Father Robert Croken, former Director of the LRI and co-editor of four volumes in the Collected Works of Lonergan, went to his eternal reward early Friday morning, 1 March 2013 at Rene Goupil House in Pickering, Ontario. He was in his 80th year of his life and in religious life for 59 years. Bob was born in Emerald, Prince Edward Island, the son of Cornelius and Margaret Hammill. After schooling of 6 years in the neighboring town of Kinkora and at St. Dunstan’s University, he entered the Society at Guelph on 7 September 1953. He did one year philosophy at the seminary in Toronto in 1957 and two more years at Mount St. Michael’s, Spokane. His regency took place at Loyola High School, Montreal and theology followed in 1962 at the new Regis College in the Toronto suburb of Willowdale. He was ordained a priest on 5 June 1965 and did tertianship at St. Beuno’s in Wales.
Bob began further studies in theology in 1967 at Fordham University, Bronx, N.Y. Upon receiving his degree, after 4 years he moved back to Toronto to begin lecturing in theology at St. Augustine’s Seminary and at the Toronto School of Theology. In 1977 he was appointed Rector of Regis College and continued his teaching assignment. He went back to Guelph in 1984 to become Rector of Ignatius College and ended his term in 1990.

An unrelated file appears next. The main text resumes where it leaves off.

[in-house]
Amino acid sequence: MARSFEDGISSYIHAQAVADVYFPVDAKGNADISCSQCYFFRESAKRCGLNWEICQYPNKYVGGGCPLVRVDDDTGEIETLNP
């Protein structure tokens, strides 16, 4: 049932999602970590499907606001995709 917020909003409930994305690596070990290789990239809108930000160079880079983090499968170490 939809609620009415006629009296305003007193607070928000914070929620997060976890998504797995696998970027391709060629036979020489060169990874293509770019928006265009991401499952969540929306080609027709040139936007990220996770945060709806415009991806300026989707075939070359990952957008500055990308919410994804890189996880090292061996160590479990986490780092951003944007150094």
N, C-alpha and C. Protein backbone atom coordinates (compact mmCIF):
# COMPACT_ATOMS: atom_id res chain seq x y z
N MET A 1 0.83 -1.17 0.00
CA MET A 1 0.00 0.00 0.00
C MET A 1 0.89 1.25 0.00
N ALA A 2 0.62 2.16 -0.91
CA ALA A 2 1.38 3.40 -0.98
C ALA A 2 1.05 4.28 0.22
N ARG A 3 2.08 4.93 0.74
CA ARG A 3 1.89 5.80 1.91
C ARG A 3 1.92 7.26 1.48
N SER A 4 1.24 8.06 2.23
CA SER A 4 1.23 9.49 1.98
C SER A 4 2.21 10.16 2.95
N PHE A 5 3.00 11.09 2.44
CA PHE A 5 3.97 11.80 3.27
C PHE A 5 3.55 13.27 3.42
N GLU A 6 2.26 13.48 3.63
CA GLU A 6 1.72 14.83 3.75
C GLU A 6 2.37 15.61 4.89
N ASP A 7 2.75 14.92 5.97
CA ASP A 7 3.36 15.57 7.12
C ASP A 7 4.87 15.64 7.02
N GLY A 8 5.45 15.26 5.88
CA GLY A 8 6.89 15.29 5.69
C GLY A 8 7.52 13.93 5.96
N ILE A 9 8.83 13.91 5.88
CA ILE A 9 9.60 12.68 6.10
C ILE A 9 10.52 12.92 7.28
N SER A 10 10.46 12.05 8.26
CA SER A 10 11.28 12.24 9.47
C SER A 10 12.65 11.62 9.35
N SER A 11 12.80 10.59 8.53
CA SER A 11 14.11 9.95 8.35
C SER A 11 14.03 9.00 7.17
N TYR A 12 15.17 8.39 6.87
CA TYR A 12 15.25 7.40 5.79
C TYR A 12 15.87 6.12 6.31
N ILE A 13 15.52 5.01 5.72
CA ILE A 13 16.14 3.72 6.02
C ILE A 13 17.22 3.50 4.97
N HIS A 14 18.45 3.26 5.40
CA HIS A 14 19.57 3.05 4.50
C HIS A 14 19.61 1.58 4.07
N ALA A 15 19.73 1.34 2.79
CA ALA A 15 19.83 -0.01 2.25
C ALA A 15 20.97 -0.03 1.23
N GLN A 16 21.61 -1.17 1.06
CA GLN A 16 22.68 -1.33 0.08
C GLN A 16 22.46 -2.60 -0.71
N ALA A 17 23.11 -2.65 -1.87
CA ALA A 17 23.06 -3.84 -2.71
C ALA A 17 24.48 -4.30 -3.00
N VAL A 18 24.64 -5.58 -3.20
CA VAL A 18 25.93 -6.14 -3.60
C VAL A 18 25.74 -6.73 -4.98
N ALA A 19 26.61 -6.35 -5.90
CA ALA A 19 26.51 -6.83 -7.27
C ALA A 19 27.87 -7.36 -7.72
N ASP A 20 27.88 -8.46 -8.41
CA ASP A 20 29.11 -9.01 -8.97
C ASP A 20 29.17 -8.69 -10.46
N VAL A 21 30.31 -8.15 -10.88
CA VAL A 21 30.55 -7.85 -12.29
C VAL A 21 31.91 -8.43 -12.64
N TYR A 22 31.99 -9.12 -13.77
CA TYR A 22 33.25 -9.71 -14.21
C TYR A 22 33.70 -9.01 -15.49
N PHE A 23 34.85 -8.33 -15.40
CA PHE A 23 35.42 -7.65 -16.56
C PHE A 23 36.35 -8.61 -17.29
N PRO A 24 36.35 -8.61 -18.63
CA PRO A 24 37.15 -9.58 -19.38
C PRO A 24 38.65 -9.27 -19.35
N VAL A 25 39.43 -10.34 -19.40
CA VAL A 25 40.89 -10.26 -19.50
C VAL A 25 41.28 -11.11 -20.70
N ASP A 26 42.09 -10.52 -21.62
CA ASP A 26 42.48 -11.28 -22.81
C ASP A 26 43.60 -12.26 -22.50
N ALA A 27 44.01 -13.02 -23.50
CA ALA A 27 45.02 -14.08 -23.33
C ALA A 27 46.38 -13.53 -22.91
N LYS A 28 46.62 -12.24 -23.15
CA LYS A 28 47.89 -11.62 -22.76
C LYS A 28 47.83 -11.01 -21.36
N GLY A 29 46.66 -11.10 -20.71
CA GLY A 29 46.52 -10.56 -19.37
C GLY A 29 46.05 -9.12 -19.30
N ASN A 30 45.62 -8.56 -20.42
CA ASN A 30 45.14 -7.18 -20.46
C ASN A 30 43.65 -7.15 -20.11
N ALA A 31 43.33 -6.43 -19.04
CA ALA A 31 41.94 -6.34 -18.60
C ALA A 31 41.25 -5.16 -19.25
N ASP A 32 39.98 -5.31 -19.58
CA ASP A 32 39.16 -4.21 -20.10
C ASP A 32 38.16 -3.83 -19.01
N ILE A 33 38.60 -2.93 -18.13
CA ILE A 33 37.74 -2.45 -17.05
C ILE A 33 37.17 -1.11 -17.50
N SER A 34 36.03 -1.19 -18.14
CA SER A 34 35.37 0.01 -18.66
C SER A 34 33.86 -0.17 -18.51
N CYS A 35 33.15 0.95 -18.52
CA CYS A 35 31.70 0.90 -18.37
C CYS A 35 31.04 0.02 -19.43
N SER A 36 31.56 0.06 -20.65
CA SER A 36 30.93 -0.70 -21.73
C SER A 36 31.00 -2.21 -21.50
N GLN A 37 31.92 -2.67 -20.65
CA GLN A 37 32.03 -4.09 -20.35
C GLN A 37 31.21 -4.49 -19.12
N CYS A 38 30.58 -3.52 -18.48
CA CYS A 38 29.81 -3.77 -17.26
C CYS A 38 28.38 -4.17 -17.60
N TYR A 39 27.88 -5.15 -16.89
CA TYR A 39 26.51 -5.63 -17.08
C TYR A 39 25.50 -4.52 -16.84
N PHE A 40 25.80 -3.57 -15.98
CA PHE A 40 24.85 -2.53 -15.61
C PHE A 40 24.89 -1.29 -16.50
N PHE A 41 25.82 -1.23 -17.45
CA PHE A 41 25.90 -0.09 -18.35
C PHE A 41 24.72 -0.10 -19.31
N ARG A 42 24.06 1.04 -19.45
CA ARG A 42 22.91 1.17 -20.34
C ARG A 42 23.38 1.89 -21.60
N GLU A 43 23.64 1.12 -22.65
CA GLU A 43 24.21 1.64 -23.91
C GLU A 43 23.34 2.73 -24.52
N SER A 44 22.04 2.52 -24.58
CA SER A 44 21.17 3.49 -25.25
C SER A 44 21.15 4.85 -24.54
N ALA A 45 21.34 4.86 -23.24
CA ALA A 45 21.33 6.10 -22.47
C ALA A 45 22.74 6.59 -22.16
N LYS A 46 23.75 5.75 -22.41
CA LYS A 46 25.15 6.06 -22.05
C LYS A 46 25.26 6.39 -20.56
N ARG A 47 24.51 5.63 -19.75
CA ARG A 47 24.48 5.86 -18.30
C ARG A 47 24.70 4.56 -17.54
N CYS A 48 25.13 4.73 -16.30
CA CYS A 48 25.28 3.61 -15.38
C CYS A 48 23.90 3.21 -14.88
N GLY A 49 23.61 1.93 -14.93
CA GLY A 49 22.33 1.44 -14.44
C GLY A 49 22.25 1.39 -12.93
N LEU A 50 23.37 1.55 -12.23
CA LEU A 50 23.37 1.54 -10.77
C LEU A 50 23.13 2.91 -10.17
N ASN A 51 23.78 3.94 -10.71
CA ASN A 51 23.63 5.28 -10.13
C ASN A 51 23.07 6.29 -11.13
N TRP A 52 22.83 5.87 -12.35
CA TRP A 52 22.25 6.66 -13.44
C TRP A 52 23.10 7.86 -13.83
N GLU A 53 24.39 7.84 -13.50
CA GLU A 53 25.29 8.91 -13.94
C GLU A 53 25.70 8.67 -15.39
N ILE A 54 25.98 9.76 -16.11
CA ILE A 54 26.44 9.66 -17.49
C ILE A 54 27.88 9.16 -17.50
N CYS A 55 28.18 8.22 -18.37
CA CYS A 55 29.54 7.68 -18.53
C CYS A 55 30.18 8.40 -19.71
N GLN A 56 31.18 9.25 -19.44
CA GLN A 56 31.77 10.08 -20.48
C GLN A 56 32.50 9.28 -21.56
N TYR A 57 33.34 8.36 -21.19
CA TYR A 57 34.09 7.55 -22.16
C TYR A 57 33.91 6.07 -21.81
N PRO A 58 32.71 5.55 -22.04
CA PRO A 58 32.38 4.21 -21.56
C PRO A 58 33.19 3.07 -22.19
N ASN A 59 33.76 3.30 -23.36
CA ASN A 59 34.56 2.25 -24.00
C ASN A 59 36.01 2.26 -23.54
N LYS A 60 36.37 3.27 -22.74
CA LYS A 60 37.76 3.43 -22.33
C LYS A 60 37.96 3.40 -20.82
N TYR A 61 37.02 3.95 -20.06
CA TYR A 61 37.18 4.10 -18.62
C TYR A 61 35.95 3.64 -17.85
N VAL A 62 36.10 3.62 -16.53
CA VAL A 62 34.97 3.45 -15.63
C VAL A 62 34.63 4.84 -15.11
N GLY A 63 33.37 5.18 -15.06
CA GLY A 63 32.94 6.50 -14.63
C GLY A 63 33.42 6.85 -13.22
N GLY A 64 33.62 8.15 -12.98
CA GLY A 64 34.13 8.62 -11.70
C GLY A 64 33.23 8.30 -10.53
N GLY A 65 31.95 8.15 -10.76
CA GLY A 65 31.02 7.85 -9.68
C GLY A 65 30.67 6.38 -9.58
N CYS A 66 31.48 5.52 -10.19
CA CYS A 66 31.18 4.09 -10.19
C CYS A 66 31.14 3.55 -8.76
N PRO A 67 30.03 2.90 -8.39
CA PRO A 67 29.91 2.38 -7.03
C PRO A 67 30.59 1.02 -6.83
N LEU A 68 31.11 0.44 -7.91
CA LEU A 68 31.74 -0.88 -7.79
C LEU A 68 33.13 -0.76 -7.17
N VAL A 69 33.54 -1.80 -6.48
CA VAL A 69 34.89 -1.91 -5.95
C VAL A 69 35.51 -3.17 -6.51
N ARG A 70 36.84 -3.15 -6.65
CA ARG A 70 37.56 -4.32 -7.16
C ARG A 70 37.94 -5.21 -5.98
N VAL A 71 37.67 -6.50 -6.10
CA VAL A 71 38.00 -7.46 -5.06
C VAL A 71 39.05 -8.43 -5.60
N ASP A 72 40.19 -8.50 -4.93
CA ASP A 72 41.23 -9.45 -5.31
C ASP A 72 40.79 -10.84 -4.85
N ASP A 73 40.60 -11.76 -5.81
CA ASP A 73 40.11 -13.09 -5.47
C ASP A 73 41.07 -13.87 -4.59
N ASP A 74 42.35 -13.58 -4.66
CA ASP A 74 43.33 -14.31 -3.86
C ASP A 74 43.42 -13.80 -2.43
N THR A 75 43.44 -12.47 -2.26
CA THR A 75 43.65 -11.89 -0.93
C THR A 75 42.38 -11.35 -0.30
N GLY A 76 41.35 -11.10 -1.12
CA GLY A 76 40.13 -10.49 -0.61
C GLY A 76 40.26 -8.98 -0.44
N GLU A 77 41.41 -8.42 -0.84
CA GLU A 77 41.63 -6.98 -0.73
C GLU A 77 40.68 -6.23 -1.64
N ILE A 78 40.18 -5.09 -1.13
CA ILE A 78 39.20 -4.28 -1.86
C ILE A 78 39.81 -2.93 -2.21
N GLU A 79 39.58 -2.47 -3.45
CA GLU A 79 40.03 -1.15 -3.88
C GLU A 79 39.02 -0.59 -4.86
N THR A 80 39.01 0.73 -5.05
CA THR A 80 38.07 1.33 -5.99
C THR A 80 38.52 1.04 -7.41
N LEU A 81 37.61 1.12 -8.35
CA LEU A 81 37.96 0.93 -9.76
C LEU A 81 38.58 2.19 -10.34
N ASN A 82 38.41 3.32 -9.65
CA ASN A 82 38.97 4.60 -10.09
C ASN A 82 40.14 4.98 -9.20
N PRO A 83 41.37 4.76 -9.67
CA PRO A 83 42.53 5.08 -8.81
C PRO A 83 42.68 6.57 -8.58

After a sabbatical he became Director in 1991 of the Lonergan Research Institute. When his term as Director ended in 2001 he continued on at the LRI as a valued collaborator and writer. Bob was co-editor of four volumes in the CWL: 6 (Papers 1958-1964), 17 (Papers 1965-1980), 20 (Shorter Papers), and 22 (Early Works on Theological Method I). He was also the author of a volume on Luther’s views of the Eucharist as sacrifice.
By 2008 Bob was increasingly afflicted with memory loss, resulting in confusion and inability to carry on detailed conversations. While still healthy and active, he decided it would be better to move to Pickering. Bob had given up driving and thus his pastoral ministry in the archdiocese came to an end. A quiet and reflective Jesuit, Bob was an attentive listener and enjoyed good conversation. He was a calming presence in any community he lived in.
May the angels lead him to paradise.